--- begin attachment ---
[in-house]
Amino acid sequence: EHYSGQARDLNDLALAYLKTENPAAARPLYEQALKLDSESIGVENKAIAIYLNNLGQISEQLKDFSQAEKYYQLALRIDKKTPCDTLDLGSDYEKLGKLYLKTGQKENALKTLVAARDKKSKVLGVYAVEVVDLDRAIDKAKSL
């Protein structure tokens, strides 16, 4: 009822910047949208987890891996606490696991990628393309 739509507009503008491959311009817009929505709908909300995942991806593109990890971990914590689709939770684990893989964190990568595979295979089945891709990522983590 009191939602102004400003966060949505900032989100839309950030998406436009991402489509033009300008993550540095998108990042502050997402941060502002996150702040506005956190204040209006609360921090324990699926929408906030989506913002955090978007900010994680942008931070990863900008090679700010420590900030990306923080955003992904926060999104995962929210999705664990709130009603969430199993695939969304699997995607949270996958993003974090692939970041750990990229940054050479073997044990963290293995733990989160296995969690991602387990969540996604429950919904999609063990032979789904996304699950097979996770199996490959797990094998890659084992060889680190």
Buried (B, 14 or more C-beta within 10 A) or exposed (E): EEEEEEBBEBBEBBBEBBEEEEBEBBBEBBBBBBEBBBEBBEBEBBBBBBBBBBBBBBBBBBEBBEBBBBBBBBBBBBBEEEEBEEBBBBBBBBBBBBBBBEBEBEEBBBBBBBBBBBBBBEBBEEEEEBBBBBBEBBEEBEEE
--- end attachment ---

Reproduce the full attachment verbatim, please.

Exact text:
[in-house]
Amino acid sequence: EHYSGQARDLNDLALAYLKTENPAAARPLYEQALKLDSESIGVENKAIAIYLNNLGQISEQLKDFSQAEKYYQLALRIDKKTPCDTLDLGSDYEKLGKLYLKTGQKENALKTLVAARDKKSKVLGVYAVEVVDLDRAIDKAKSL
């Protein structure tokens, strides 16, 4: 009822910047949208987890891996606490696991990628393309 739509507009503008491959311009817009929505709908909300995942991806593109990890971990914590689709939770684990893989964190990568595979295979089945891709990522983590 009191939602102004400003966060949505900032989100839309950030998406436009991402489509033009300008993550540095998108990042502050997402941060502002996150702040506005956190204040209006609360921090324990699926929408906030989506913002955090978007900010994680942008931070990863900008090679700010420590900030990306923080955003992904926060999104995962929210999705664990709130009603969430199993695939969304699997995607949270996958993003974090692939970041750990990229940054050479073997044990963290293995733990989160296995969690991602387990969540996604429950919904999609063990032979789904996304699950097979996770199996490959797990094998890659084992060889680190």
Buried (B, 14 or more C-beta within 10 A) or exposed (E): EEEEEEBBEBBEBBBEBBEEEEBEBBBEBBBBBBEBBBEBBEBEBBBBBBBBBBBBBBBBBBEBBEBBBBBBBBBBBBBEEEEBEEBBBBBBBBBBBBBBBEBEBEEBBBBBBBBBBBBBBEBBEEEEEBBBBBBEBBEEBEEE